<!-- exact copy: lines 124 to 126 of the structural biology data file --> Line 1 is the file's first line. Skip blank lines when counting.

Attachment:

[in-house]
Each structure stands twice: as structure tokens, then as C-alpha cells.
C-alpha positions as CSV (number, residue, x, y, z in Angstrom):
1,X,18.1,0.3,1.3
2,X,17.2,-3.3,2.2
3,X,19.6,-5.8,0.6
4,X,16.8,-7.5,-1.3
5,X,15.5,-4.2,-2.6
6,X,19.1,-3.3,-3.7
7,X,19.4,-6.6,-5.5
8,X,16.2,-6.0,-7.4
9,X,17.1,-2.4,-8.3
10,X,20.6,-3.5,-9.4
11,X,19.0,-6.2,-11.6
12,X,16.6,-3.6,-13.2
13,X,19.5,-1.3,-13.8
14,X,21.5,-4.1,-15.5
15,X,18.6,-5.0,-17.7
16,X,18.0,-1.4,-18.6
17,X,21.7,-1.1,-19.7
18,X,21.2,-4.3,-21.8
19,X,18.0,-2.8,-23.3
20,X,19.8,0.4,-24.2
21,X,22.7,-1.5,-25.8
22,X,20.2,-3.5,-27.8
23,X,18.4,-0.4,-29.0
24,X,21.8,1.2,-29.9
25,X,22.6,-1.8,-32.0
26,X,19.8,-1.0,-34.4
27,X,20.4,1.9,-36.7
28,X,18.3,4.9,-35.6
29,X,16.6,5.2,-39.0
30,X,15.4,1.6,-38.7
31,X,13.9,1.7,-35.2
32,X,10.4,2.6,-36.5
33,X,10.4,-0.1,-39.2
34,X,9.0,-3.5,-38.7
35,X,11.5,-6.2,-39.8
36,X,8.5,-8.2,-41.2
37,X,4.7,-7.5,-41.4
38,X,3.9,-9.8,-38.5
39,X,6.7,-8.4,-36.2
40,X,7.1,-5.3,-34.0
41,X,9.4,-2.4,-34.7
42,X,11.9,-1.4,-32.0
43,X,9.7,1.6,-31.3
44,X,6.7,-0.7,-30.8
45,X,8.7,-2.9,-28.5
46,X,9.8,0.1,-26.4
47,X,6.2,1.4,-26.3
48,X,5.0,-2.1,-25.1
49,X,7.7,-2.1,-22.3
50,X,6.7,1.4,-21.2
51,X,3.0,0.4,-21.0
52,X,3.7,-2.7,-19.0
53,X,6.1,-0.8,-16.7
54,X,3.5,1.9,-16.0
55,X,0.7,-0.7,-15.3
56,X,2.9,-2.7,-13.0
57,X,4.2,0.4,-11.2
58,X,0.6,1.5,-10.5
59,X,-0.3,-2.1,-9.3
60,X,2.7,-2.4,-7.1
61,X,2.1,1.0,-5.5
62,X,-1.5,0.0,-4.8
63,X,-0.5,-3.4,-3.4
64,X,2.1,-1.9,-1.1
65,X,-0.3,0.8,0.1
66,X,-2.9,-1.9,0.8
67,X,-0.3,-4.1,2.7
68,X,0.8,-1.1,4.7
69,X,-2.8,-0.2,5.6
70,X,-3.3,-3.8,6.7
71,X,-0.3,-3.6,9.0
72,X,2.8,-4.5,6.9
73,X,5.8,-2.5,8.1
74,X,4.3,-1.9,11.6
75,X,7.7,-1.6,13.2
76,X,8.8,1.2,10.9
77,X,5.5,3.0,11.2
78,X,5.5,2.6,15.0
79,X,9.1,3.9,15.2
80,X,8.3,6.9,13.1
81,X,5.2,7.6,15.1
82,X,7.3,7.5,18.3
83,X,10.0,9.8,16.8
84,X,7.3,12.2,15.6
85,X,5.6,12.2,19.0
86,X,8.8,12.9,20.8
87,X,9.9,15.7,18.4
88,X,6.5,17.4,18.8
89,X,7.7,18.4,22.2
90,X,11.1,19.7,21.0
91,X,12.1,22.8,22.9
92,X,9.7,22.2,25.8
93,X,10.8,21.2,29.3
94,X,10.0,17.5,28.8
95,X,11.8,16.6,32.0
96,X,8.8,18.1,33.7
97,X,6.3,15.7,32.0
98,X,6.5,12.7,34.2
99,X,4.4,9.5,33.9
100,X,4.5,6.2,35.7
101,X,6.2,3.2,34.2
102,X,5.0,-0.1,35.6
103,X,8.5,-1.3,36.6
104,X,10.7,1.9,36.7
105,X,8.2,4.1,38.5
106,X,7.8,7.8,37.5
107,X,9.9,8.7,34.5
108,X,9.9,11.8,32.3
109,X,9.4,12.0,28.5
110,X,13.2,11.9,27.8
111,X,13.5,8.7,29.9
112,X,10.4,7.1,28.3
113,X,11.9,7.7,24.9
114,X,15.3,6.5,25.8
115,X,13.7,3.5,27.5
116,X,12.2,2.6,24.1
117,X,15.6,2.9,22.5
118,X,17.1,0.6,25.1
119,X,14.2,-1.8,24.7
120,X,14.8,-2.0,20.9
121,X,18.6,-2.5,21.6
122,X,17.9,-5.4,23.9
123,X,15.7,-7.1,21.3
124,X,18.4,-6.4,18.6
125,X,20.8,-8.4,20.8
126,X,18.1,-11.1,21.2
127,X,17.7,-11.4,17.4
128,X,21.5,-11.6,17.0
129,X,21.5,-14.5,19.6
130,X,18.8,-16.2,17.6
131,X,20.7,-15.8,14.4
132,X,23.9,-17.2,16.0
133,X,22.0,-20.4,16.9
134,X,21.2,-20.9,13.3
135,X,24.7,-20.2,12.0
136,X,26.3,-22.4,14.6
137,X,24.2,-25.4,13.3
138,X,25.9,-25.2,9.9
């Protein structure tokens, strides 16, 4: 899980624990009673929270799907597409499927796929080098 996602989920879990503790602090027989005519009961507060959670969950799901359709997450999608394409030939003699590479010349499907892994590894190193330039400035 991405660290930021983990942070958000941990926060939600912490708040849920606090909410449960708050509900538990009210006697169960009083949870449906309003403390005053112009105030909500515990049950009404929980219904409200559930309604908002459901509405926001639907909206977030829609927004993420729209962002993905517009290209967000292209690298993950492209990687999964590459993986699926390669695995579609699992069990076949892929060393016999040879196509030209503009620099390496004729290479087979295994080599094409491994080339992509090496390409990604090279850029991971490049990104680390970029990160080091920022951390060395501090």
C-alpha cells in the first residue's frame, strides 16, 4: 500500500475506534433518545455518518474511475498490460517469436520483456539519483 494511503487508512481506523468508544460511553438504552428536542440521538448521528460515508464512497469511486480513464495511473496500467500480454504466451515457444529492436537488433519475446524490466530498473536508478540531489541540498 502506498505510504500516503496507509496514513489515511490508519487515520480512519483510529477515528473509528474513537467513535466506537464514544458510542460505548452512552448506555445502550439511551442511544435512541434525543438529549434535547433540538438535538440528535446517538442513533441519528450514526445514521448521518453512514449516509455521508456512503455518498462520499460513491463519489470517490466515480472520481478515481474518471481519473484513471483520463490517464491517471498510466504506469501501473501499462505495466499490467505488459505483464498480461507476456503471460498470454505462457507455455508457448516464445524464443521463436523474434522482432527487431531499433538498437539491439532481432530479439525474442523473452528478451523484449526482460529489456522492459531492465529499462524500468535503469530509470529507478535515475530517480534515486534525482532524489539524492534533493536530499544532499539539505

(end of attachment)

121,X,18.6,-2.5,21.6
122,X,17.9,-5.4,23.9
123,X,15.7,-7.1,21.3